SCRANTON — Daniel McGlynn was that rare tavern owner who had a habit of running to work every day.
His house was “exactly one mile” away from Andy Gavin’s Tavern, which he owned and operated from the late 1970s to 1988, and jogging that mile seemed like a perfect way to make exercise a part of his day.
“One night I came in after one of my runs and I casually made a comment to one of the beer salesmen sitting in the bar that I should start a race through Green Ridge, finishing up at the bar.”
Almost as soon as he said it, McGlynn realized it was a good idea.
The Green Ridge Mile, now billed as Lackawanna County’s oldest continuously held race, has been held every Thanksgiving weekend since 1981 in the Green Ridge section of Scranton, ending at the tavern on North Washington Avenue.
McGlynn recently came across photographs from the inaugural event when he was “going through boxes I haven’t opened in 25 years.”
The first race featured three divisions: a fast one for high school and college athletes and other runners between ages 16 and 30, a master’s division for older runners, and an open race for children and walkers.
“I won my own race,” McGlynn said with a sheepish laugh, explaining he took first place in the master’s division at age 31, with a time of 4:52.
His involvement with running sparked him to depart even more from what was at the time standard bar culture.
“Back in the ’70s and ’80s, walking into a bar in Scranton or Wilkes-Barre was walking into a death trap with the amount of smoke in the air,” he said. “I was a (football) athlete in high school and college so I kind of looked at the bar scene a little bit differently.”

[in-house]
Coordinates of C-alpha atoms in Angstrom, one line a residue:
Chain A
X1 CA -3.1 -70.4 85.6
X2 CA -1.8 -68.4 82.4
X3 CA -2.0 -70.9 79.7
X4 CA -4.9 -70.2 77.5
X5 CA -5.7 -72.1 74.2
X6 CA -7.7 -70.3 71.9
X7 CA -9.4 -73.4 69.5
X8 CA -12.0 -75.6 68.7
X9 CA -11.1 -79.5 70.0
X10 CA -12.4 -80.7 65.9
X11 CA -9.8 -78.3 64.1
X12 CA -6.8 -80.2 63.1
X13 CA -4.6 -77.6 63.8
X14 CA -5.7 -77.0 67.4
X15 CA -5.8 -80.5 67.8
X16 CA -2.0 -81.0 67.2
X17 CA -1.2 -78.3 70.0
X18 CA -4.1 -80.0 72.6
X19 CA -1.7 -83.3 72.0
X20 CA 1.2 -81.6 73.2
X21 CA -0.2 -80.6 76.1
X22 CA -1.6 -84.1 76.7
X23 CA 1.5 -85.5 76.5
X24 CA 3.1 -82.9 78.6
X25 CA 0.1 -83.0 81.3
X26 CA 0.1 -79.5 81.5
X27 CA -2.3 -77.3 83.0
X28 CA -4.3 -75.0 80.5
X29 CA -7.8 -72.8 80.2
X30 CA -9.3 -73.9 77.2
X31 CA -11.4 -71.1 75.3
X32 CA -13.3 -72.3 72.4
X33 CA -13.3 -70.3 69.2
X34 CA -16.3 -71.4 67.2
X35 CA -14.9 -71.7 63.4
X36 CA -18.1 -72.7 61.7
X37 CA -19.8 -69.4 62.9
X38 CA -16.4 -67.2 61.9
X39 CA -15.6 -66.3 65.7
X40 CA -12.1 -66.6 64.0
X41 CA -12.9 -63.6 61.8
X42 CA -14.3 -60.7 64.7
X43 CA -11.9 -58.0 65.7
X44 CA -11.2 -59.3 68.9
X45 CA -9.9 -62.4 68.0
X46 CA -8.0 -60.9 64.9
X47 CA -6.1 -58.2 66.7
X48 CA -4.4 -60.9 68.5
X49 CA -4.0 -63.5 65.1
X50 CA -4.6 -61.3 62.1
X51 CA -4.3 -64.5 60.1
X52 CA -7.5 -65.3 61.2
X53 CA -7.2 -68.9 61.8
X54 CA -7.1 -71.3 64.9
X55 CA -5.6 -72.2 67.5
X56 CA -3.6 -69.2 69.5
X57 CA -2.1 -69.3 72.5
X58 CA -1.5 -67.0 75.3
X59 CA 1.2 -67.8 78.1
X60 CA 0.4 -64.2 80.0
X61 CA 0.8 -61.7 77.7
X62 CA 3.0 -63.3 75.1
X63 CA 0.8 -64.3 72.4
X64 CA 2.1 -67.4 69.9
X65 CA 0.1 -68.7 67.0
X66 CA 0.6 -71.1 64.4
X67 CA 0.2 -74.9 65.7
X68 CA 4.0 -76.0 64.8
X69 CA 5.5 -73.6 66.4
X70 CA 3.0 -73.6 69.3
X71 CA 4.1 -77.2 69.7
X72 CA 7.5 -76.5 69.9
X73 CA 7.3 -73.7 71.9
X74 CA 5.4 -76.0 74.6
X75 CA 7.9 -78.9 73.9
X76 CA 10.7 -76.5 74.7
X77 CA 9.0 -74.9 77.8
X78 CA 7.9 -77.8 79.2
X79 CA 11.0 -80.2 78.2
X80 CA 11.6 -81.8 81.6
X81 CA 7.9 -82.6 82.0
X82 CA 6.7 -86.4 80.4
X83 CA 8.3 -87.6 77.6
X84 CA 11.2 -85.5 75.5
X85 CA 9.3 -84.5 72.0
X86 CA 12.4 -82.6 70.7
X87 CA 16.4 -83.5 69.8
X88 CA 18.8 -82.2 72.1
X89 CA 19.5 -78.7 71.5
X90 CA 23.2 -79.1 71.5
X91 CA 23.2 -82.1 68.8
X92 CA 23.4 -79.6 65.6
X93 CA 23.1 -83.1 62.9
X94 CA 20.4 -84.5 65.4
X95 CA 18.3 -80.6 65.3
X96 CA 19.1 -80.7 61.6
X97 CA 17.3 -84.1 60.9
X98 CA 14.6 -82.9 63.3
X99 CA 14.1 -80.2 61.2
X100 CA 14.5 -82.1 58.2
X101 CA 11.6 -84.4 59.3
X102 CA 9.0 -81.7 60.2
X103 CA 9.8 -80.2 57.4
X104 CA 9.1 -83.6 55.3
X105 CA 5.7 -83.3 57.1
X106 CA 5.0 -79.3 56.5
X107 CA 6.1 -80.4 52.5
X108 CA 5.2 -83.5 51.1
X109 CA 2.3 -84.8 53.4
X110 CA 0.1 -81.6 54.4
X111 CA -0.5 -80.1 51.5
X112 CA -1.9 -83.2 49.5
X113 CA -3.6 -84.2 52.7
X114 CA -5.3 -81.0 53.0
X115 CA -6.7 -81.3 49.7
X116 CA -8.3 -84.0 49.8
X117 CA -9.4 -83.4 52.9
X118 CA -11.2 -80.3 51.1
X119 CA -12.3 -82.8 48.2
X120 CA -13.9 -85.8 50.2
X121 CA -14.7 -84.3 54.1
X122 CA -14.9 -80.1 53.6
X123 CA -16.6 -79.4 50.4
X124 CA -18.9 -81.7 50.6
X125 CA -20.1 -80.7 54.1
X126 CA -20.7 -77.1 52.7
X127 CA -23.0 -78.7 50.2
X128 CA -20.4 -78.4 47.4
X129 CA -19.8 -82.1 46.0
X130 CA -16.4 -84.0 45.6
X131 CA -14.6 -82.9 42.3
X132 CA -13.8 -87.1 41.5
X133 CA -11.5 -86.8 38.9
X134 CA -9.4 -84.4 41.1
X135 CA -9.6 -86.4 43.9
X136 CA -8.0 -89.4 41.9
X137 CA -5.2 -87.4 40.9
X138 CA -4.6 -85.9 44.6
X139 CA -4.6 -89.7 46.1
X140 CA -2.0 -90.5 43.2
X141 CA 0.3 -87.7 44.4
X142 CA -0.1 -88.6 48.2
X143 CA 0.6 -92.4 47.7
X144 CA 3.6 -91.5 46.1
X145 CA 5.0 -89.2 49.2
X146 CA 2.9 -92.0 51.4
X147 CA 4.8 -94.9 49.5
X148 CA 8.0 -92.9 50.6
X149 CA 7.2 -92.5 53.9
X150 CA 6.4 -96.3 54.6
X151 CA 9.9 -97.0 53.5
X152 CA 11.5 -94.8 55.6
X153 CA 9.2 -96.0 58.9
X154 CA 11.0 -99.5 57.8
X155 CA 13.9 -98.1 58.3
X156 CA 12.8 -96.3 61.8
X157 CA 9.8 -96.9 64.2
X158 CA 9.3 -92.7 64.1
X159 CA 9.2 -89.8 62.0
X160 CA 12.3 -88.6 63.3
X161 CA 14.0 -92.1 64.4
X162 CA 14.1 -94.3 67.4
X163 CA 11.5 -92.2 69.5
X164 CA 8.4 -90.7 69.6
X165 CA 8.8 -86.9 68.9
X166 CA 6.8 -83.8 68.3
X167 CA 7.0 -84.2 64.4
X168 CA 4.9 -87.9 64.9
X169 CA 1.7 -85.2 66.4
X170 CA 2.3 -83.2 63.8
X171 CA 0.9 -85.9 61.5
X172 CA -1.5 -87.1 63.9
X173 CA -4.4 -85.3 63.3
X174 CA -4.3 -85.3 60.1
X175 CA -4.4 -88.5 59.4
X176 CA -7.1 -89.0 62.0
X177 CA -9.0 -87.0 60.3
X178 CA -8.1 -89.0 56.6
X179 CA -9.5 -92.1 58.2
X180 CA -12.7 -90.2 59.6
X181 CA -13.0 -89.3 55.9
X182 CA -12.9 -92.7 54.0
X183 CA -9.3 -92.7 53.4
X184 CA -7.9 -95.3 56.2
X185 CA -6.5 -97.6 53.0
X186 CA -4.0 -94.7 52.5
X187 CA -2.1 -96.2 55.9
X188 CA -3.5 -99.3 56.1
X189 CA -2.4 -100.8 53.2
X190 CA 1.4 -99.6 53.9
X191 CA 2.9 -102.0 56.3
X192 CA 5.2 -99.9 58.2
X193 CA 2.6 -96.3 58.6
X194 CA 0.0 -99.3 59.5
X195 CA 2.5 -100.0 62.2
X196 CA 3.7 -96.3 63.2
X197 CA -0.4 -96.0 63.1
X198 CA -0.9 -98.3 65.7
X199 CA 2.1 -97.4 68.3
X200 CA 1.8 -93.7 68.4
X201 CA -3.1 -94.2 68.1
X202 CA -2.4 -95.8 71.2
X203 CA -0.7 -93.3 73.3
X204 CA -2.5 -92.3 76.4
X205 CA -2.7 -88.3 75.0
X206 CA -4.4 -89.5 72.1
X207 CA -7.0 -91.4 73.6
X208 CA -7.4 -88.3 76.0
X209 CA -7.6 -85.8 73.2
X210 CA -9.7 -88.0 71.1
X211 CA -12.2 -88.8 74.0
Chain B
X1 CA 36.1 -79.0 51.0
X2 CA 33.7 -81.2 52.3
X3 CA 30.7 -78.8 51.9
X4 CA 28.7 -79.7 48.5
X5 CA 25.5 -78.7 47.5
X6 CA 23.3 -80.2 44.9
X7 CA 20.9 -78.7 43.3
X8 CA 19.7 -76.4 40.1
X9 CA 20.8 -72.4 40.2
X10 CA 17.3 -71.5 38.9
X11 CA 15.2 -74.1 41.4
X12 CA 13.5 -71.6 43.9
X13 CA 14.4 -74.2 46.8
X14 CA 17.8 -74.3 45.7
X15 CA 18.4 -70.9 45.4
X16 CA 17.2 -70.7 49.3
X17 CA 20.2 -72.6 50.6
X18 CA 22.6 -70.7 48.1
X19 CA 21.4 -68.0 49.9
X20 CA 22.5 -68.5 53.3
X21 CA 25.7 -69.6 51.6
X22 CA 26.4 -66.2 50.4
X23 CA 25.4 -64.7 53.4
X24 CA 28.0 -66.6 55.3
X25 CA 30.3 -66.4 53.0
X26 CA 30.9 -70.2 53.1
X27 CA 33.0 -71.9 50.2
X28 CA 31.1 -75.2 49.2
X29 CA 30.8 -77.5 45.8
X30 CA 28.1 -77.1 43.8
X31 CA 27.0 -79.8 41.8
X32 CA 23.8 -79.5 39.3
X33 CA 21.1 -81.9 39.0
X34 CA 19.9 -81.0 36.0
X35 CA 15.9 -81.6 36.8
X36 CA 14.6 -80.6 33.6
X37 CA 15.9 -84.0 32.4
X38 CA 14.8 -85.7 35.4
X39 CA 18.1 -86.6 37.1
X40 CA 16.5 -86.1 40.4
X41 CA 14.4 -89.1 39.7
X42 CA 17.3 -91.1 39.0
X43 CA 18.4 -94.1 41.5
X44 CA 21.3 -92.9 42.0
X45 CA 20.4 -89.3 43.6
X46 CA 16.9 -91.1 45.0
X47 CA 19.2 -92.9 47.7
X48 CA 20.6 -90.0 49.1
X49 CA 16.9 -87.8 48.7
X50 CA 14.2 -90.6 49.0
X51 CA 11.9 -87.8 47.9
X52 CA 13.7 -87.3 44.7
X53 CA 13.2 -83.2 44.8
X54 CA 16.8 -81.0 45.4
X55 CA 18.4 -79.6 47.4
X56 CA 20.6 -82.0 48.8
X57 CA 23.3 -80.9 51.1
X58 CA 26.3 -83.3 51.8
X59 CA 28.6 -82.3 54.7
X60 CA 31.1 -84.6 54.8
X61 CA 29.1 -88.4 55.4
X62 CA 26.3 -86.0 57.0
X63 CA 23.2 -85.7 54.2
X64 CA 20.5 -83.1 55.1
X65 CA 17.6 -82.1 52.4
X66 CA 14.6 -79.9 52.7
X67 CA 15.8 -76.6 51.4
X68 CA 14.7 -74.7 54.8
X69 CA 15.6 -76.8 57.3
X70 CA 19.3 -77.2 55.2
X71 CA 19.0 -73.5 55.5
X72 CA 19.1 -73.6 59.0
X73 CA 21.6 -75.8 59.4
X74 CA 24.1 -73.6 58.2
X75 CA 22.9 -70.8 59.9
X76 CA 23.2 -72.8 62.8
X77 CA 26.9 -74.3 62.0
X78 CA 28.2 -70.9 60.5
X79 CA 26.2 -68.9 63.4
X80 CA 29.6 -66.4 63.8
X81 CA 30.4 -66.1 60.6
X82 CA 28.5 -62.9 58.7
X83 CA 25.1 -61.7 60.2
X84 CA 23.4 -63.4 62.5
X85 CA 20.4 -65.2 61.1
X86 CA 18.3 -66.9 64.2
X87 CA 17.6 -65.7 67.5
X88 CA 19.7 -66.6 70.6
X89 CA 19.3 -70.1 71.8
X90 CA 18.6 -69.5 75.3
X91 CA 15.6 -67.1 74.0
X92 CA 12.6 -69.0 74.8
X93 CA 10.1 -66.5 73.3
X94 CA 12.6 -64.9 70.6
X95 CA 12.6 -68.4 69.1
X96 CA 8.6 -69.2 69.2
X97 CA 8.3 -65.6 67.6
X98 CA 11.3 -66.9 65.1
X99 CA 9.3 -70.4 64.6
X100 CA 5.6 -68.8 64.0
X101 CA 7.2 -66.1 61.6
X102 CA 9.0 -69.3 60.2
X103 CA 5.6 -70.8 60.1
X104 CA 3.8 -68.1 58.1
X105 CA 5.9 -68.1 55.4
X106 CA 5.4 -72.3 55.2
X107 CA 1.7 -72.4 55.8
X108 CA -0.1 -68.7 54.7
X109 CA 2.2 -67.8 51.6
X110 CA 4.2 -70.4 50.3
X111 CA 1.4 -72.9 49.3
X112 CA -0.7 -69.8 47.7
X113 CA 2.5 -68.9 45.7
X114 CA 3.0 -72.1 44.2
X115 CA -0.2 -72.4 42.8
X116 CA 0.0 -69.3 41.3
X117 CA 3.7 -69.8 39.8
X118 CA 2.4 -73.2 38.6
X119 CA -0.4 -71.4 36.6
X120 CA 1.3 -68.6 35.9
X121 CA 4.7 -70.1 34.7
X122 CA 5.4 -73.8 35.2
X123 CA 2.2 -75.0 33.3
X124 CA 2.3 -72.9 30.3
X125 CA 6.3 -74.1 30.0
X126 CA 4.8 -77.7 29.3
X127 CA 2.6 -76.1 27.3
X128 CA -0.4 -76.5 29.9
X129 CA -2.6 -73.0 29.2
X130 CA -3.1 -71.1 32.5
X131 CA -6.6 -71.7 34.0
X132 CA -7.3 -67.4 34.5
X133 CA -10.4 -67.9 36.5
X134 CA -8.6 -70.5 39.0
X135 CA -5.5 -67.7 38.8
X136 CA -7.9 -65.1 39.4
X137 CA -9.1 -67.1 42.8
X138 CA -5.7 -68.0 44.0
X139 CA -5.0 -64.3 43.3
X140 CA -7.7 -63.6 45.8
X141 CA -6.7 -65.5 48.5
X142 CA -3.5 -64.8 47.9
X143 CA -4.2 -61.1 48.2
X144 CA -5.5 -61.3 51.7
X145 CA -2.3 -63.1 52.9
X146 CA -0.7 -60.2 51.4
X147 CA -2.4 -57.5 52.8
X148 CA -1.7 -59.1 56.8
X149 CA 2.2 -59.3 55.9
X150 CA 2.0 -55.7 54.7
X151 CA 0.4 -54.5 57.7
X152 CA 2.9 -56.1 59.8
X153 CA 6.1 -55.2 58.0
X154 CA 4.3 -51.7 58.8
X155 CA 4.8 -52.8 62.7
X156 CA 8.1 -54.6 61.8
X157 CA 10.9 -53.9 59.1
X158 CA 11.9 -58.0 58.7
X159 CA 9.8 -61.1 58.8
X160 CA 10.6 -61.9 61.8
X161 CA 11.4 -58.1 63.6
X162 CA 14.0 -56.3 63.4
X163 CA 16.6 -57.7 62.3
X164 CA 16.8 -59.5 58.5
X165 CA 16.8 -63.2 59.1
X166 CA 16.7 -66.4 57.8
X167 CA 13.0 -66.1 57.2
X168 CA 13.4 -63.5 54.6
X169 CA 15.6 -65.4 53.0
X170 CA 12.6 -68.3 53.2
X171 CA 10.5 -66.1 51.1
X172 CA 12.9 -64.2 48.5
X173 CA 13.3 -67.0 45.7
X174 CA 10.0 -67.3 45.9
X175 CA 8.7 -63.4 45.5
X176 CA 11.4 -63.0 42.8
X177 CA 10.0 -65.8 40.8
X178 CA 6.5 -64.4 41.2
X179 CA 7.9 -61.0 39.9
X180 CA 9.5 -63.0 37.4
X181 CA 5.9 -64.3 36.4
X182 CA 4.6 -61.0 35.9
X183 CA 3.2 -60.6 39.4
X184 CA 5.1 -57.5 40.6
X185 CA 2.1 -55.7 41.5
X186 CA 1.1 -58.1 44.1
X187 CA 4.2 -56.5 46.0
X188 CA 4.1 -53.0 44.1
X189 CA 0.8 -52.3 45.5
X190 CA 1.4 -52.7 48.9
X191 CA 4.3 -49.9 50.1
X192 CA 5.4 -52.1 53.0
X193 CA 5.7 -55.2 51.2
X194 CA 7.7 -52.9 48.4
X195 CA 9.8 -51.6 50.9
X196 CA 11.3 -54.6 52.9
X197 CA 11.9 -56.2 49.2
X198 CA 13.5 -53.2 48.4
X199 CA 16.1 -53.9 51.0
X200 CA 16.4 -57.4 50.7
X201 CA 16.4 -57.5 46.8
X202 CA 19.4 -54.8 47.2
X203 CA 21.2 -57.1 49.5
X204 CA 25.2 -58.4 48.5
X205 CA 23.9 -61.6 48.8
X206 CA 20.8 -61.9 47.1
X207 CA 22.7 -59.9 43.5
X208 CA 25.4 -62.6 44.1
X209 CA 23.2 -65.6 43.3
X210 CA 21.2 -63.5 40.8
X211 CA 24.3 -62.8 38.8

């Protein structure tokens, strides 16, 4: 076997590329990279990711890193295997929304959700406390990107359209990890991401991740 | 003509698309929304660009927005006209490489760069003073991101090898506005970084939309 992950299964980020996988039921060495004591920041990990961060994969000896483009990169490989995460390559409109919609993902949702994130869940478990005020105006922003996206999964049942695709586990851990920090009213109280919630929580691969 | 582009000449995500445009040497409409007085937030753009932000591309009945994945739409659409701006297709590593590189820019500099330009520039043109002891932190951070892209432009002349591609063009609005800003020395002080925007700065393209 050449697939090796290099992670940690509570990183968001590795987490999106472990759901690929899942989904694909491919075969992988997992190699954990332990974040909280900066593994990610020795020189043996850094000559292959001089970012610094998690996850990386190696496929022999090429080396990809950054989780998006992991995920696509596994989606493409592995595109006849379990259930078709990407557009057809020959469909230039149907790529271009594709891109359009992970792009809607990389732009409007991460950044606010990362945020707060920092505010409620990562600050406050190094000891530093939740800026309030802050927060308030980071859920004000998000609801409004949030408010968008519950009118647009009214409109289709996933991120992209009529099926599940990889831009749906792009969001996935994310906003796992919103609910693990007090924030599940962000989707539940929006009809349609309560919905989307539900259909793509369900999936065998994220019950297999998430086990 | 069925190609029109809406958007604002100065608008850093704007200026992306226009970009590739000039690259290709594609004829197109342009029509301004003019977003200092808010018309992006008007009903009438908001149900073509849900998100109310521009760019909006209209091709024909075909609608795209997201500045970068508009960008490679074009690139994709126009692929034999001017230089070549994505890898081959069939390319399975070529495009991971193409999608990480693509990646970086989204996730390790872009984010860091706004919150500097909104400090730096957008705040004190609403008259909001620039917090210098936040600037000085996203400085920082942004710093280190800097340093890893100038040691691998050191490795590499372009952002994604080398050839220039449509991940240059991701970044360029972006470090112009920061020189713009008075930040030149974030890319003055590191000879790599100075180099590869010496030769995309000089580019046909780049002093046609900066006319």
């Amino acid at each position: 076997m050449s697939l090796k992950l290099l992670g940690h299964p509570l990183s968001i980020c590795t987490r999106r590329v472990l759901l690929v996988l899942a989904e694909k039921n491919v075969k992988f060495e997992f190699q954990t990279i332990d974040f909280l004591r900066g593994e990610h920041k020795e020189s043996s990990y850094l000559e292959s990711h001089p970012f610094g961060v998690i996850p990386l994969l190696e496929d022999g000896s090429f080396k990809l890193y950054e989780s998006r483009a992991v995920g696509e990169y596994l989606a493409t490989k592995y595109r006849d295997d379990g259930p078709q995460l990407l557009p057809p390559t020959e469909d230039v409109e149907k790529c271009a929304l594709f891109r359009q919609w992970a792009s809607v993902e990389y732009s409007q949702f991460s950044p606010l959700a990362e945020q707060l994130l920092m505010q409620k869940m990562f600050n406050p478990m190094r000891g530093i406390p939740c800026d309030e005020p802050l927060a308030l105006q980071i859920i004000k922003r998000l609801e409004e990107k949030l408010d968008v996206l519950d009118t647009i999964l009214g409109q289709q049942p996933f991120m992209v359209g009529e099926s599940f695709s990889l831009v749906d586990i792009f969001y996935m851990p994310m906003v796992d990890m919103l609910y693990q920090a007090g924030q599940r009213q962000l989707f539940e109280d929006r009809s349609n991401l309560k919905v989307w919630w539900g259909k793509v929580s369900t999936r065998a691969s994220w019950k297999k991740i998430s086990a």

“A few years after I started the Green Ridge Mile, I did ban smoking in Gavin’s,” he said, wondering if “that might have been a first in the state.”
Although he’s retired and no longer involved with the Green Ridge Mile, McGlynn, 67, is pleased that the race he started has survived for 36 years.
The current race organizer, Don Surace, took over responsibility for the Green Ridge Mile when he purchased Andy Gavin’s Tavern in 1988.
According to results posted on the NEPArunner website, 274 individuals participated in this year’s race on Nov. 25, with the fastest male runner, 19-year-old Matt Kravitz, finishing in 4:20 and the fastest female, 29-year-old Jennifer Pierce, finishing in 5:33. The event includes a 400-meter fun run for children as well as the mile race, and proceeds benefit United Cerebral Palsy.